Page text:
A few days ago I was idly browsing instagram (my instagram feed is full of posts from various archive services) when I came across the item above.

It had been misclassified as a packet loose tea – when it in fact was a packet of loose rough cut cigarette tobacco or makhorka (Махорка).

There’s also a bit of a give away in that the labelling includes the word табакъ (tabak or tobacco). We can also confidently date the packet to a date before 1918 as the word табакъ includes a hard sign character (ъ), something that was done away with in the 1918 spelling reforms

Makhorka is made from the dried leaves of Nicotiana rustica – a different species of tobacco from the one used in the west.

Nicotinia rusticana  grows freely over most of Russia, meaning that it for the peasants it was essentially free as it could be grown behind the chicken coop in the back yard.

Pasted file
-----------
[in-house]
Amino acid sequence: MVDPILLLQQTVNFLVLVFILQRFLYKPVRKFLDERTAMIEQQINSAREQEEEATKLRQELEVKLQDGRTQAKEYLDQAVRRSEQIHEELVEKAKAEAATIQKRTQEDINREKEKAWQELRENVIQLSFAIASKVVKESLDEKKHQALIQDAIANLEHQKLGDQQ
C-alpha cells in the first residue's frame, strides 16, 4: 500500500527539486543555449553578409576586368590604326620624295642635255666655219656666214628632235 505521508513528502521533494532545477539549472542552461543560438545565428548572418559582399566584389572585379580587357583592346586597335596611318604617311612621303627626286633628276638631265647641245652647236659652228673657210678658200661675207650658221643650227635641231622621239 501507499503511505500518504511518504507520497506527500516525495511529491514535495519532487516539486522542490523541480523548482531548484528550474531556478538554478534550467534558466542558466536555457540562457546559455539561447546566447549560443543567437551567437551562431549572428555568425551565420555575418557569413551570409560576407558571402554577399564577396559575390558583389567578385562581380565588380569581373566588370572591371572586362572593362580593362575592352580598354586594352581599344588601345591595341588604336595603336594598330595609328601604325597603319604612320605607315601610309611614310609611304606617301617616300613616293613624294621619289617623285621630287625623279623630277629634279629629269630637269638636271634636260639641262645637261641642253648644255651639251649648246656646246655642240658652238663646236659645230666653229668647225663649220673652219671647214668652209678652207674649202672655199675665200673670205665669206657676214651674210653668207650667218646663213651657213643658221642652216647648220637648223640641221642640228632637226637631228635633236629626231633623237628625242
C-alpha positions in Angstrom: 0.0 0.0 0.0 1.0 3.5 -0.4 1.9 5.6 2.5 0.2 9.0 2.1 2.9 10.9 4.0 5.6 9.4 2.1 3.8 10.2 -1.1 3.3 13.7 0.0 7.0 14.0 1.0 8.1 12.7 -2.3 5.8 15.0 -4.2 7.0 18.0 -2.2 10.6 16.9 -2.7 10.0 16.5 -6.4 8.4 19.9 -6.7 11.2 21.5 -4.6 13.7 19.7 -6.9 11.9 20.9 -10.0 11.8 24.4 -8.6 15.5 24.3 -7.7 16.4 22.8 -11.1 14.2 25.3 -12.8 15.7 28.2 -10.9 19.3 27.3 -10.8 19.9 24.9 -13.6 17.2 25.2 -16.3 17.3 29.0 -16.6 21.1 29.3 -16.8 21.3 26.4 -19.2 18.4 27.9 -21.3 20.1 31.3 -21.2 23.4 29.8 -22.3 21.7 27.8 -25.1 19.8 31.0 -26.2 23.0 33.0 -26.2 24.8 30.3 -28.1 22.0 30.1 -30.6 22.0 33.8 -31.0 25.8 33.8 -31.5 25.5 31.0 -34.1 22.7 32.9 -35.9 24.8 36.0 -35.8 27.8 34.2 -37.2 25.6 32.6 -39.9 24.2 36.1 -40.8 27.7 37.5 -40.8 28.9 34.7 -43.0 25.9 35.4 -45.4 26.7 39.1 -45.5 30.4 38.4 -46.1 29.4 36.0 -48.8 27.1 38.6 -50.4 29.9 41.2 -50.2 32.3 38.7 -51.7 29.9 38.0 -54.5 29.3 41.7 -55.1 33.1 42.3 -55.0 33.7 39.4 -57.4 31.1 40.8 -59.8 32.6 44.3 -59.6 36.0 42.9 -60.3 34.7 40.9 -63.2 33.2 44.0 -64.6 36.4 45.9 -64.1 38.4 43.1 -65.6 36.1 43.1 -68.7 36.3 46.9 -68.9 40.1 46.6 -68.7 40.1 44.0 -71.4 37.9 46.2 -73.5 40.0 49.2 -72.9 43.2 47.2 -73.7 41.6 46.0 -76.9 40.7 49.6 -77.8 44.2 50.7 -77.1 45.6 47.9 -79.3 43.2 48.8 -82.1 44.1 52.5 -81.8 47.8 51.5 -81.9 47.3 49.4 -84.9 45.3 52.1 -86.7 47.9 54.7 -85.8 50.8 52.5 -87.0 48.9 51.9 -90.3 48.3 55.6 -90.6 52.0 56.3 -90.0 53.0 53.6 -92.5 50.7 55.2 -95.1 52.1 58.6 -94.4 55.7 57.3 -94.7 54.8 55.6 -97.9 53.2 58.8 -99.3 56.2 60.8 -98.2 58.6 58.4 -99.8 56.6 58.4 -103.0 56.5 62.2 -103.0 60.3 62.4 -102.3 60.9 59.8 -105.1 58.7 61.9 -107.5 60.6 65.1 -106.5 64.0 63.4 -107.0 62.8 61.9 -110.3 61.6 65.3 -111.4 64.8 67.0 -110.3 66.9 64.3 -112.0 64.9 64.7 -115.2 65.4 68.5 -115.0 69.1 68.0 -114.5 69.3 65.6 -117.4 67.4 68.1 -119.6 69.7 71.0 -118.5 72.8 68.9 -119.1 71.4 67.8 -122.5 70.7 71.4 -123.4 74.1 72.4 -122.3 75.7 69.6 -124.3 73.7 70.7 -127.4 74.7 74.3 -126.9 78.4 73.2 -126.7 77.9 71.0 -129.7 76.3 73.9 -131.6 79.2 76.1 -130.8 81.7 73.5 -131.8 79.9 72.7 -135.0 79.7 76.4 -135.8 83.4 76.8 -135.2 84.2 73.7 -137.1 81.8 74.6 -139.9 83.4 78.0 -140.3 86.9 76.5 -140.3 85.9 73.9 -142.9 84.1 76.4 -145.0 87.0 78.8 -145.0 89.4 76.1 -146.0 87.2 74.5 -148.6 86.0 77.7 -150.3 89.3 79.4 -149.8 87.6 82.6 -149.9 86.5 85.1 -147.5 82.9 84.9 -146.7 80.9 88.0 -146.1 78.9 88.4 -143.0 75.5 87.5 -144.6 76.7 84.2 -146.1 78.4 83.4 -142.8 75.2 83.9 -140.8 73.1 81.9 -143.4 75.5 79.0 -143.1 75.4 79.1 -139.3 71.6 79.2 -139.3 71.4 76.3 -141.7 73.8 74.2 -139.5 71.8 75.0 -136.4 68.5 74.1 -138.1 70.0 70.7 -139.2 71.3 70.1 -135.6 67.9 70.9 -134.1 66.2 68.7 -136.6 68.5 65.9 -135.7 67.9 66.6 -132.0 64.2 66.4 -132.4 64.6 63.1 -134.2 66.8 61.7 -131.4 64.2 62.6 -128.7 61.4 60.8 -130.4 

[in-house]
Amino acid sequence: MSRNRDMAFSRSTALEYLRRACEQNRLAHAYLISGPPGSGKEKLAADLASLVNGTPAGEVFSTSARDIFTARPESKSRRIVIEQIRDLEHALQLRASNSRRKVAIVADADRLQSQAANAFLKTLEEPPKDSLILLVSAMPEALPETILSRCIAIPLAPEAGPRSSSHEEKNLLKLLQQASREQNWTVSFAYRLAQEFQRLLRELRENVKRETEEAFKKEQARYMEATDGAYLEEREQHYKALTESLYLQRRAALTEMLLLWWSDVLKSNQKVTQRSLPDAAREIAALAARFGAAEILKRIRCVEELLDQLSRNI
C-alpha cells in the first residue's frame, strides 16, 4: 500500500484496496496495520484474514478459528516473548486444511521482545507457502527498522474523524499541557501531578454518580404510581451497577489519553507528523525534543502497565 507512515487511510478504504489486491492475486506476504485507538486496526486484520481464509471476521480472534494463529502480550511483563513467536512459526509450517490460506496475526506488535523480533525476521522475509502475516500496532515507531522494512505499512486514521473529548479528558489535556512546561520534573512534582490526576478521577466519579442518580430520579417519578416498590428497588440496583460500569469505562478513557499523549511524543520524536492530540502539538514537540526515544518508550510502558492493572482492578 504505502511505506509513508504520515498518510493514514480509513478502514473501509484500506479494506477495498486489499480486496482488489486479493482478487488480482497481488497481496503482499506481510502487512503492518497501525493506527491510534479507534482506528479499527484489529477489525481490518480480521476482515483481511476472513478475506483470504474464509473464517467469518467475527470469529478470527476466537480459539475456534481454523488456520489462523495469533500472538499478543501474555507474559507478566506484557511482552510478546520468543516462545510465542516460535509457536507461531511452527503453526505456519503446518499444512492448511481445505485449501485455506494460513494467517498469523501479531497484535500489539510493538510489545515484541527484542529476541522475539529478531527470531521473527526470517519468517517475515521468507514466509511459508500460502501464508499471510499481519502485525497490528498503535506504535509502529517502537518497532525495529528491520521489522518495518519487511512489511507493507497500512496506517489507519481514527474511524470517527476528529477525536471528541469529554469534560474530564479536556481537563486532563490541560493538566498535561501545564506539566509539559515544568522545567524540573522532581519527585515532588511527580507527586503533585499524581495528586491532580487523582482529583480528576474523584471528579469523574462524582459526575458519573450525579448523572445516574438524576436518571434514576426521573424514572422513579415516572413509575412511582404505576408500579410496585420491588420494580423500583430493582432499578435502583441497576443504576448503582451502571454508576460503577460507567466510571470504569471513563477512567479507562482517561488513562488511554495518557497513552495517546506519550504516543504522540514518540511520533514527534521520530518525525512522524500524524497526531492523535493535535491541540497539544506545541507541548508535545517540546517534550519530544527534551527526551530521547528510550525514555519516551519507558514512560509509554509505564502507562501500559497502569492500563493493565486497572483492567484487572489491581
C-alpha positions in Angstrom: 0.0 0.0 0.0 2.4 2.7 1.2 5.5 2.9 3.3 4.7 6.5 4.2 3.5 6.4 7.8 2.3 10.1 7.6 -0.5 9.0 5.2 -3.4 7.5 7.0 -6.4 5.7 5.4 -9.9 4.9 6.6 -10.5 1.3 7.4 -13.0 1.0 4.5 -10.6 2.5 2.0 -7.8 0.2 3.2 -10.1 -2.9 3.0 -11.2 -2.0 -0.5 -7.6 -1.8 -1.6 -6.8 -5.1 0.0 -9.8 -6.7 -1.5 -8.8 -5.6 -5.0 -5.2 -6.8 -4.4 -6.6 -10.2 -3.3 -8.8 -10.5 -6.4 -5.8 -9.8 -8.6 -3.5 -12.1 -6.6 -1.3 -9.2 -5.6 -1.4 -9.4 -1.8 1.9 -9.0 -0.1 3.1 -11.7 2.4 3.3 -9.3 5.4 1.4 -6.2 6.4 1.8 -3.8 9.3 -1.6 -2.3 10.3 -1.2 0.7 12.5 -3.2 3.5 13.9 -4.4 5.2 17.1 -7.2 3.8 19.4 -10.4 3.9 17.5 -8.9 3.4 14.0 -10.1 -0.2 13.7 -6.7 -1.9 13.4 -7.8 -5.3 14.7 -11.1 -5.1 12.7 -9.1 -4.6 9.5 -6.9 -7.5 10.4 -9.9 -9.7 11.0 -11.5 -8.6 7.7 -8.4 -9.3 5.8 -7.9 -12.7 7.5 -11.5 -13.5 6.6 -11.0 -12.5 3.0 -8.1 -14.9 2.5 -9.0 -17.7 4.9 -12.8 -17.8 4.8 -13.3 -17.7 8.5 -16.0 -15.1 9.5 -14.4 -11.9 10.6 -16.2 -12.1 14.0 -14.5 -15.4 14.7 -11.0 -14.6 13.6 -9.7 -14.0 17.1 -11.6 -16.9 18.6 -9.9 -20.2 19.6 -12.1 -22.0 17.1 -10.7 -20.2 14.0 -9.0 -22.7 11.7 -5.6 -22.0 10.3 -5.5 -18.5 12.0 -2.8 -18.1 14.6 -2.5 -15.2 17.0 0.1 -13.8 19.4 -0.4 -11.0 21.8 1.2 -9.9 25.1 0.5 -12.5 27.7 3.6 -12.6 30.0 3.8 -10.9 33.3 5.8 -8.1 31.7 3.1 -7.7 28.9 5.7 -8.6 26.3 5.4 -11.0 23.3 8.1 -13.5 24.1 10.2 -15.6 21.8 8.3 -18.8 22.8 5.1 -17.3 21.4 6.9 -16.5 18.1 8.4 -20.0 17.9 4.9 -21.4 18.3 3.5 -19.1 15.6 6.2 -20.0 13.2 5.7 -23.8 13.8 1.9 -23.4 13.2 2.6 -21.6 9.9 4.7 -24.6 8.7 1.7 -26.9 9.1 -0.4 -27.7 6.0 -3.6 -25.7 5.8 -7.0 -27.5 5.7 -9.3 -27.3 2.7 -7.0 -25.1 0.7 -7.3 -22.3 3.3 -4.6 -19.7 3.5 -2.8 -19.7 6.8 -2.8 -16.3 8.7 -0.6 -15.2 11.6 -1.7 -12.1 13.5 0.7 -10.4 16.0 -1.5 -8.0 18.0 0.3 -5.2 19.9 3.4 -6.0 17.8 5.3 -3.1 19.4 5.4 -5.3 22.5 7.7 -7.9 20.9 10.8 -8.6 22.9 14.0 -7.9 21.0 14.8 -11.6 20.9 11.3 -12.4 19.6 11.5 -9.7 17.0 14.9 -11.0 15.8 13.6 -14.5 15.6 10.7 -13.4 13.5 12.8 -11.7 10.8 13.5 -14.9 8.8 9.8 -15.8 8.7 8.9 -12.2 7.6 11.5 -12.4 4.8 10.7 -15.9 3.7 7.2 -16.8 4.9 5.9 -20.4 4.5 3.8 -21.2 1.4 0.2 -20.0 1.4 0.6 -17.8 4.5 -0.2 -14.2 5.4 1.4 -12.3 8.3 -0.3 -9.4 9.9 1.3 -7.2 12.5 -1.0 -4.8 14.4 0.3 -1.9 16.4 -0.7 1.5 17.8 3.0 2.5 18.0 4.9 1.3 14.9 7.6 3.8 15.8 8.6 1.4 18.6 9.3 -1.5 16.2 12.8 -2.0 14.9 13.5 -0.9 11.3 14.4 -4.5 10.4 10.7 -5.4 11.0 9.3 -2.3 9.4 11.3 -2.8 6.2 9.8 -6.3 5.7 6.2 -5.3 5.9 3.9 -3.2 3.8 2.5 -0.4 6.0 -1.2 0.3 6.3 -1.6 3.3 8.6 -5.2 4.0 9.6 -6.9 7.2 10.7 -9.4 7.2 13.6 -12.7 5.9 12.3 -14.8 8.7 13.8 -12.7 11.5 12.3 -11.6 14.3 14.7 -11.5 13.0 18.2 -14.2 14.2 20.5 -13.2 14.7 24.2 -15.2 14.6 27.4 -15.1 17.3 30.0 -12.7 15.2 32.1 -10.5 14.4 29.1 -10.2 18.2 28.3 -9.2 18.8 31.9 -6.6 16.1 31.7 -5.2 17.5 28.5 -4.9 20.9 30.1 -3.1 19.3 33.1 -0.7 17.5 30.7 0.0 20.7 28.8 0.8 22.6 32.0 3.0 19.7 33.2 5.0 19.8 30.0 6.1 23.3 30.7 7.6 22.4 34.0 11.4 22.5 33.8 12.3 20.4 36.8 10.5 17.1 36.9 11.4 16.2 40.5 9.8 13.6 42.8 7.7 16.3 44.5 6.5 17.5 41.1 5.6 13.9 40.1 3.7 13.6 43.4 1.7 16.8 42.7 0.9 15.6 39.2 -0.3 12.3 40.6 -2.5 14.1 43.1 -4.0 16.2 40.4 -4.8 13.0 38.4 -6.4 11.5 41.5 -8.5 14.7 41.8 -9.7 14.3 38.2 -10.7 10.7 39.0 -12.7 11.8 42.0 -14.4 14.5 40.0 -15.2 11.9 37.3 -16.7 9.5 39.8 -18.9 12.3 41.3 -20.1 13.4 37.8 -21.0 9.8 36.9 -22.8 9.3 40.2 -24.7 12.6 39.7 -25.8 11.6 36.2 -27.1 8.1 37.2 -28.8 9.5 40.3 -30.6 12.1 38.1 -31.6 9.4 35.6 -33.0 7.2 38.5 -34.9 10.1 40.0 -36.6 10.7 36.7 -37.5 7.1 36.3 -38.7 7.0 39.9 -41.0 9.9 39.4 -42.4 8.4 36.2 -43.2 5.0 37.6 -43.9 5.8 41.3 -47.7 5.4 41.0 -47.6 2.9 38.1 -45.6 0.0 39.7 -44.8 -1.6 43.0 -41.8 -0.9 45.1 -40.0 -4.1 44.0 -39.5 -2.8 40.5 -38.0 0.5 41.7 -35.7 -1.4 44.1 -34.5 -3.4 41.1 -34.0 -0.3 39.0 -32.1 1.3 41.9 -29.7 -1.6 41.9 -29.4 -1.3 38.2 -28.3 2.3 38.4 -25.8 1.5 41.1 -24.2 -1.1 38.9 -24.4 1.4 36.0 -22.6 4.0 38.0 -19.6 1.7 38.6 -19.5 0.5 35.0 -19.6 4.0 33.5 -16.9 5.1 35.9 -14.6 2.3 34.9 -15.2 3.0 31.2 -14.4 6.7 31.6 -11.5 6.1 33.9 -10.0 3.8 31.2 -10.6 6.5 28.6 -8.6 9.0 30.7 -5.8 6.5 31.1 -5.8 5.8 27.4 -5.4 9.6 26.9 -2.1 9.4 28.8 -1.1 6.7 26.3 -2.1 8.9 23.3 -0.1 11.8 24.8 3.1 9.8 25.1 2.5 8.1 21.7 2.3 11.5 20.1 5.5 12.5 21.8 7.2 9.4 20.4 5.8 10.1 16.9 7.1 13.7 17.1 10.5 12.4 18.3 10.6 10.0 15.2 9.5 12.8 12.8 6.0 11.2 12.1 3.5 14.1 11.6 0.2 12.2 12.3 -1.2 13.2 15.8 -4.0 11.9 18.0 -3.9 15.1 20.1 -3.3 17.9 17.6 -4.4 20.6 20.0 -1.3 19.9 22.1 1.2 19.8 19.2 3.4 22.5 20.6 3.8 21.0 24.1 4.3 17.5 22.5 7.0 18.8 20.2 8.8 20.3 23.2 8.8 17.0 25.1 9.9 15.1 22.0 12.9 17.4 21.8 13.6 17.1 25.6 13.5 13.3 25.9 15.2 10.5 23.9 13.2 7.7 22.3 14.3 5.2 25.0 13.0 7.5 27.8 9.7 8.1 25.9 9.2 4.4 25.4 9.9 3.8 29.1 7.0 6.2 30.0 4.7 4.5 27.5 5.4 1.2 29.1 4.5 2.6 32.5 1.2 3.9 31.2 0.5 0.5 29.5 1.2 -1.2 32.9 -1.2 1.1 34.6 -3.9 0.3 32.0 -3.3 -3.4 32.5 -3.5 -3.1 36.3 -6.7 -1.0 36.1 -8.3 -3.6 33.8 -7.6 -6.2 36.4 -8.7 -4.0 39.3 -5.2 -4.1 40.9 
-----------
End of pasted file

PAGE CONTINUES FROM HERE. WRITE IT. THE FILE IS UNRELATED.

It also has great cultural significance – it was issued to the Red Army during the second world war, and Russian novels are full of descriptions of peasants hand rolling cigarettes made of newspaper and makhorka and held together with a bit of spit.

Okay, so I know something that the person who catalogued the packet didn’t. That’s not a crime, and I’m painfully aware from my work cataloguing Dows Pharmacy just how easy it is to misclassify objects. In fact I’ve gone back on several occasions and corrected entries in the light of new knowledge.

And equally, I’ve been very dependent on the work of others who have traced and documented objects for much of my documentation work. Standing on the shoulders of giants etc.

And, to be fair the archive site, responded when I told them and said they would check it out – perfectly fair – they don’t know me from Adam and I could have been talking out of my bottom for all they know.

However I think what this little story does show is the power of opening up one’s collection online and allowing comments, which indirectly may help improve the quality of the archive.

Yes, it’s only a minor correction but it is a correction …


About dgm

Former IT professional, previously a digital archiving and repository person, ex research psychologist, blogger, twitterer, and amateur classical medieval and nineteenth century historian ...
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